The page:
New Zealand Part One

So in light of the Commonwealth Games, I’ve decided to do a couple of posts featuring one of it’s many members – New Zealand.  A couple of months ago I fulfilled a life long dream of mine by visiting this beautiful country.  Every part of it has stunning landscapes, huge lakes and massive mountains – just check out the picture of Lake Wanaka below!

Lake Wanaka

It is by far the most incredible country I have visited, with friendly people, a diverse culture and an incredible (albiet short) history.  I’m going to tell you a bit about my experience of the food I experienced while travelling New Zealand.

In the town of Rotorua, one of the stand out elements is the rather offensive smell of sulphur.  The reason for this is that the town is full of hot springs and sulphuric plains – most people have hot springs in their back yard, although not by choice!  Basically it’s a hot bed of geothermal activity.  I went on a bike tour of Rotorua one evening with Happy Ewe Cycle Tours, although it was just the tour guide, Roger, and myself.  Roger is by far the best tour guide I have ever come across and he led me on a very personal and informative tour throughout Rotorua.  Below is a picture from the tour of me holding some of that famous sulphur!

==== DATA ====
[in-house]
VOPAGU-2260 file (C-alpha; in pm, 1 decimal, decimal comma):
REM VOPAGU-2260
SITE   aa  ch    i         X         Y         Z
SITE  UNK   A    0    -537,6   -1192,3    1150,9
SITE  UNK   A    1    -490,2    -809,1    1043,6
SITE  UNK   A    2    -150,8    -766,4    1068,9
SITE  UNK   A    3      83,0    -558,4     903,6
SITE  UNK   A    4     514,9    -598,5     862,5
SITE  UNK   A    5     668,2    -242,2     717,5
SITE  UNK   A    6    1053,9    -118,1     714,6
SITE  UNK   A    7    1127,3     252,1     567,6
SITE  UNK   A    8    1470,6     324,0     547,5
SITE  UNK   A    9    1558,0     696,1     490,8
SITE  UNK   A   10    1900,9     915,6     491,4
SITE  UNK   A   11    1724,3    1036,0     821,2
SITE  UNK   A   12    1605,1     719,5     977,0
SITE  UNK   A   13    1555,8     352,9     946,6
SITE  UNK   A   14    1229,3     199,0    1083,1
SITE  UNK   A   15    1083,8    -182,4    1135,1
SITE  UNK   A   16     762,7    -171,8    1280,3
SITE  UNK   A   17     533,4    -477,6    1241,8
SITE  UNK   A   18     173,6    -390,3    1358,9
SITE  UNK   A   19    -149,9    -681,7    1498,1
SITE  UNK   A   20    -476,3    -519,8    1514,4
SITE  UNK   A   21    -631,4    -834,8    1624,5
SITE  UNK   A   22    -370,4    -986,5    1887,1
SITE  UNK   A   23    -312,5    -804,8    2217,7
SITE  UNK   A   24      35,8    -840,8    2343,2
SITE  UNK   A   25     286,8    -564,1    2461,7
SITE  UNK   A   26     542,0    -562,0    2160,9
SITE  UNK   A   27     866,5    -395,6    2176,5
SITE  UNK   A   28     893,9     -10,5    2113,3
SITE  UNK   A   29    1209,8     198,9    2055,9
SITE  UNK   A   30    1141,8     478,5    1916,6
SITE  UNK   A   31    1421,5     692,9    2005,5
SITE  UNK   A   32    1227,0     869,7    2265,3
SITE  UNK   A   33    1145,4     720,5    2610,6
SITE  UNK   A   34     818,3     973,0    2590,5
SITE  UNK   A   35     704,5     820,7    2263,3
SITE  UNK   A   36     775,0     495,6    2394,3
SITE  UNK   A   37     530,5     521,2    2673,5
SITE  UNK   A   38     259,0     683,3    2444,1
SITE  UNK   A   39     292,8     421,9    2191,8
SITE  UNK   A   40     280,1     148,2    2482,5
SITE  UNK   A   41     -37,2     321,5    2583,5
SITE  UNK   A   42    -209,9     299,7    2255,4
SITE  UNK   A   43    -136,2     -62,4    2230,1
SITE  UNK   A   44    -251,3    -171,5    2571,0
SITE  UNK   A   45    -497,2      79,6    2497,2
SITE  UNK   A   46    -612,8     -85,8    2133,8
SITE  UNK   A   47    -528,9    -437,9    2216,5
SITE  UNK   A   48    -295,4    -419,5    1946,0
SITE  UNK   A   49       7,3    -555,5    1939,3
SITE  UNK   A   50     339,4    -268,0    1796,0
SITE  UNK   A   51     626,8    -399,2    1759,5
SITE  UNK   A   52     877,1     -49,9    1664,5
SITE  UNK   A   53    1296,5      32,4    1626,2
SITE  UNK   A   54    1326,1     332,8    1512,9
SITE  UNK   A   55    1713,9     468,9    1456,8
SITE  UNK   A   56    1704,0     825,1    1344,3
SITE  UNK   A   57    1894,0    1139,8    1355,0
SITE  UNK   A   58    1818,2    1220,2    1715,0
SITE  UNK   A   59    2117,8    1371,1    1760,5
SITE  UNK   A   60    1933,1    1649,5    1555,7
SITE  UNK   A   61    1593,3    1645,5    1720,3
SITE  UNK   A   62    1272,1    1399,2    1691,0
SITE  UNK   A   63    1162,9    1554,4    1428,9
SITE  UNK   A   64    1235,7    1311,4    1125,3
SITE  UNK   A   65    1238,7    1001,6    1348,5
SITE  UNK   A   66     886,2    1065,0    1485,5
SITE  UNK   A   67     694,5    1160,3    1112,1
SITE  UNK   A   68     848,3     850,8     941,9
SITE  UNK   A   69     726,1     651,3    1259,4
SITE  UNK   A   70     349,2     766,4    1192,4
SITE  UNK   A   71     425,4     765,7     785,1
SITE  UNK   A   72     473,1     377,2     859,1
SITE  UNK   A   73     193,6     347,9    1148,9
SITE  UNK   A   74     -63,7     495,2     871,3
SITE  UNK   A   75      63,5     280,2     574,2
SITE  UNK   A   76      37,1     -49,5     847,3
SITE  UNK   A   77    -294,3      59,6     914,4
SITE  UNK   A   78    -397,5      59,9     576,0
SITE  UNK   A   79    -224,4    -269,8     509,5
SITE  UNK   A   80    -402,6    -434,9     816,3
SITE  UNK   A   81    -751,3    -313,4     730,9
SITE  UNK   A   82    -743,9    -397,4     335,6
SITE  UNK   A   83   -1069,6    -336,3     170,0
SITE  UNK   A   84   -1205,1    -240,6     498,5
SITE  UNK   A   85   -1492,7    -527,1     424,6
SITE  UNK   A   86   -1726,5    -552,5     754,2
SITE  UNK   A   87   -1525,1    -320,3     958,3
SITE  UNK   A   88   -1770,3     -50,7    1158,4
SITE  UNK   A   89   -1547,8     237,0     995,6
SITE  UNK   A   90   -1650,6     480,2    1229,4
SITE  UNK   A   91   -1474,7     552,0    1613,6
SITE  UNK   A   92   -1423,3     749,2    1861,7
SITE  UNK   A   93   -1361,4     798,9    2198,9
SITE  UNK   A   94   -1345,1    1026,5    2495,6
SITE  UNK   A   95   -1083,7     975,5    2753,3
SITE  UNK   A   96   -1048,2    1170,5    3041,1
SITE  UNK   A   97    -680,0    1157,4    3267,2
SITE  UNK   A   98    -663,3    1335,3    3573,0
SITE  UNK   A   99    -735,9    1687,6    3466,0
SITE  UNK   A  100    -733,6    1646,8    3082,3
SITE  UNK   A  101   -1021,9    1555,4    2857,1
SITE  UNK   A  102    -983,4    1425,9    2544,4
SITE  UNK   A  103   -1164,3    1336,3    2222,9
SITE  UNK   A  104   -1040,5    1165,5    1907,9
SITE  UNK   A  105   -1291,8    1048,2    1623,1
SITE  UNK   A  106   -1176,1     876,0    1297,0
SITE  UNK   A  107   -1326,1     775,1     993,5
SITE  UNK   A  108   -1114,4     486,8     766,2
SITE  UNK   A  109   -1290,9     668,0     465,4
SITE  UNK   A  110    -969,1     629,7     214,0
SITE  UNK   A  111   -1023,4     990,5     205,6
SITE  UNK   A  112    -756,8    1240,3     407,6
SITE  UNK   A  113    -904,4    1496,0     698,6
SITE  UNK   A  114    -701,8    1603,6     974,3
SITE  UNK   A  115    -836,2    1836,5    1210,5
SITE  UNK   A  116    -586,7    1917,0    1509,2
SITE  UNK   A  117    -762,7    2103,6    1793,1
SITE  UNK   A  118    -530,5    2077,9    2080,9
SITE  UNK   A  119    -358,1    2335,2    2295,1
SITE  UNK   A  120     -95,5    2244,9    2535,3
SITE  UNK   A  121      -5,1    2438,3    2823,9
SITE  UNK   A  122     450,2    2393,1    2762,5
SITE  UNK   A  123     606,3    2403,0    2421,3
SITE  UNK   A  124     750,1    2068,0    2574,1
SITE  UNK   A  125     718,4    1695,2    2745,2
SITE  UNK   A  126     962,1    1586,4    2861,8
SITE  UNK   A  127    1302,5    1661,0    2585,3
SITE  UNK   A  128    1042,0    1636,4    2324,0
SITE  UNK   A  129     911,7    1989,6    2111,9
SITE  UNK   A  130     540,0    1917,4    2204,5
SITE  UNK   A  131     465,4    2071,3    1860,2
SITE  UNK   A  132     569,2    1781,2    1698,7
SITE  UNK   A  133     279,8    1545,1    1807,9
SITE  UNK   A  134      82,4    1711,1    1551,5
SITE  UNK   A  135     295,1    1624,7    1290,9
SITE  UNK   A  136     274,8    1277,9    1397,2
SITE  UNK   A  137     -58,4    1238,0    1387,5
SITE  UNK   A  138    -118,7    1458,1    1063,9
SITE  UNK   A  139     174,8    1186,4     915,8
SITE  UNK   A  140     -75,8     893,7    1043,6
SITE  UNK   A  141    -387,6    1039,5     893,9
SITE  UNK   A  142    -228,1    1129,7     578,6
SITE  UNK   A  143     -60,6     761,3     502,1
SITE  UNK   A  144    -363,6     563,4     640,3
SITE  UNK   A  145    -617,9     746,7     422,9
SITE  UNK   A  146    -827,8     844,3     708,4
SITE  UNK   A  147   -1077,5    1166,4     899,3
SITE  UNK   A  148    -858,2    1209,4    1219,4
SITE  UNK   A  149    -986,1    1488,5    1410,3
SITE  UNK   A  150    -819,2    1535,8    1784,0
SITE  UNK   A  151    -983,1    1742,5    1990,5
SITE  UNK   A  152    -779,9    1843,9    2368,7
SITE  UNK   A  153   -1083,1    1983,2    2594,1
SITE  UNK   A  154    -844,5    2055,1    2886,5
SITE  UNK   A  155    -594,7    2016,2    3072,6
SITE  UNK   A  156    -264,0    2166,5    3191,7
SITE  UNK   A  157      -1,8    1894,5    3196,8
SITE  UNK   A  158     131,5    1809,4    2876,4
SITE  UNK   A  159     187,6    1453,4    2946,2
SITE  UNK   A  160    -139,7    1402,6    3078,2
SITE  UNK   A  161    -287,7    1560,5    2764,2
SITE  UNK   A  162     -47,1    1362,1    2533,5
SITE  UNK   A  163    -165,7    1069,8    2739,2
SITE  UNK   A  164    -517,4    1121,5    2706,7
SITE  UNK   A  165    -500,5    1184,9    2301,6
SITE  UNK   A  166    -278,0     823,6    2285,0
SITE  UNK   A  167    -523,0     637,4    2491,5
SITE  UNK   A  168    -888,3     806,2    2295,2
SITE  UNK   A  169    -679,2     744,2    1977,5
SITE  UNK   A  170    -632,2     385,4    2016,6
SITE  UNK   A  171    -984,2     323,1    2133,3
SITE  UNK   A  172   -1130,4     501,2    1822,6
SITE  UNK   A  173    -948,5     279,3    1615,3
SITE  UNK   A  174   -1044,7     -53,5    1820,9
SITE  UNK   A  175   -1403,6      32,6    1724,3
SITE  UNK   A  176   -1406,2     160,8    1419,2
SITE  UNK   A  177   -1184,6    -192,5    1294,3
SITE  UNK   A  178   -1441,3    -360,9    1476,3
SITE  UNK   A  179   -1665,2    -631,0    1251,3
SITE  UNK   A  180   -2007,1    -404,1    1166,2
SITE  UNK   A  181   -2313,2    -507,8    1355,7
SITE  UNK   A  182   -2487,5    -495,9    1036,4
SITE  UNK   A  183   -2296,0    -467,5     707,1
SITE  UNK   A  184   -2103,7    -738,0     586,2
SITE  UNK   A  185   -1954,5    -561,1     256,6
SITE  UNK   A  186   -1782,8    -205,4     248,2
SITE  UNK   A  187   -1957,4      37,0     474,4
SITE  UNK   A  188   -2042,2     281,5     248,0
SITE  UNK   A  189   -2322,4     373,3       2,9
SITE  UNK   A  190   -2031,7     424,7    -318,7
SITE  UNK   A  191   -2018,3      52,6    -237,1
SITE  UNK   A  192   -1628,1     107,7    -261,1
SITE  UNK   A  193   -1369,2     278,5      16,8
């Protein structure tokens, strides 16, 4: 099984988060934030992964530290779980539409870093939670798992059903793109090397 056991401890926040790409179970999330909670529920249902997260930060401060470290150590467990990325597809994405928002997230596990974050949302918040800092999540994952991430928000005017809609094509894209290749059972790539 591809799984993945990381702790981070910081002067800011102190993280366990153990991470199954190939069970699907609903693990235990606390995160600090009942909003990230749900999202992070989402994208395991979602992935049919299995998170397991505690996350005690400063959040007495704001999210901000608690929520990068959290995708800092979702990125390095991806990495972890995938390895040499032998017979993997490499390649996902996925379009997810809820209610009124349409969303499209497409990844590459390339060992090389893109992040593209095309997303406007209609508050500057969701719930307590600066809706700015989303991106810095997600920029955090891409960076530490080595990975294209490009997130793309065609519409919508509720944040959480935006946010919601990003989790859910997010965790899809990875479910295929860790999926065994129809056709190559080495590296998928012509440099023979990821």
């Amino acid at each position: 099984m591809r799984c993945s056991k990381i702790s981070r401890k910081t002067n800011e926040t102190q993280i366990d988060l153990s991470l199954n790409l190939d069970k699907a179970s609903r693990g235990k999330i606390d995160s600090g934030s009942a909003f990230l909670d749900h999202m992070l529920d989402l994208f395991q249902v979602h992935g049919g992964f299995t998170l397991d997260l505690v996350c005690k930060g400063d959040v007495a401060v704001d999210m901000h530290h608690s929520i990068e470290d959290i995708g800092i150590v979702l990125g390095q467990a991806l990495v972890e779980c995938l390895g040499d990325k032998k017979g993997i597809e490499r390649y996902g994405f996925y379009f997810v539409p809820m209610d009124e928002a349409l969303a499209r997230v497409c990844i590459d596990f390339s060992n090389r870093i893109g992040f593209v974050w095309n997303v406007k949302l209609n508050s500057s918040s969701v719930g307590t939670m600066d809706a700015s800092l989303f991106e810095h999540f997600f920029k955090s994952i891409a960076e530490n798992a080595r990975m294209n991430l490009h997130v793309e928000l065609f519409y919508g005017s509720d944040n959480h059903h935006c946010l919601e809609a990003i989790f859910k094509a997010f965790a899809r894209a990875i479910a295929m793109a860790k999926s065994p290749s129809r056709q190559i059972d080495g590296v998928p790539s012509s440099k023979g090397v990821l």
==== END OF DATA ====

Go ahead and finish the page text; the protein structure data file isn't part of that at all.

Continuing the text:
Holding Sulphur

Each Thursday in Rotorua a nightmarket is held on the main street, Tutanekia Street (most of the street names have Maori origins here.)  It features a wonderful array of fresh fruit and veg, hot food, baked goods and alcohol.  The night market was in full swing when I arrived in Rotorua and I was very keen to sample what it had to offer.  The choices were endless, from Chinese dumplings to Thai noodles, full roast dinners to Mexican treats.

Night Market

The view from my hostel window is not spectacular, but it took up the entire street and went on until at least 11pm.  I ended up getting roast pork belly, with all the trimmings and grabbed a French crepe for dessert!  Not exactly traditional, but a beautiful collection of food from all over the world on one street in New Zealand.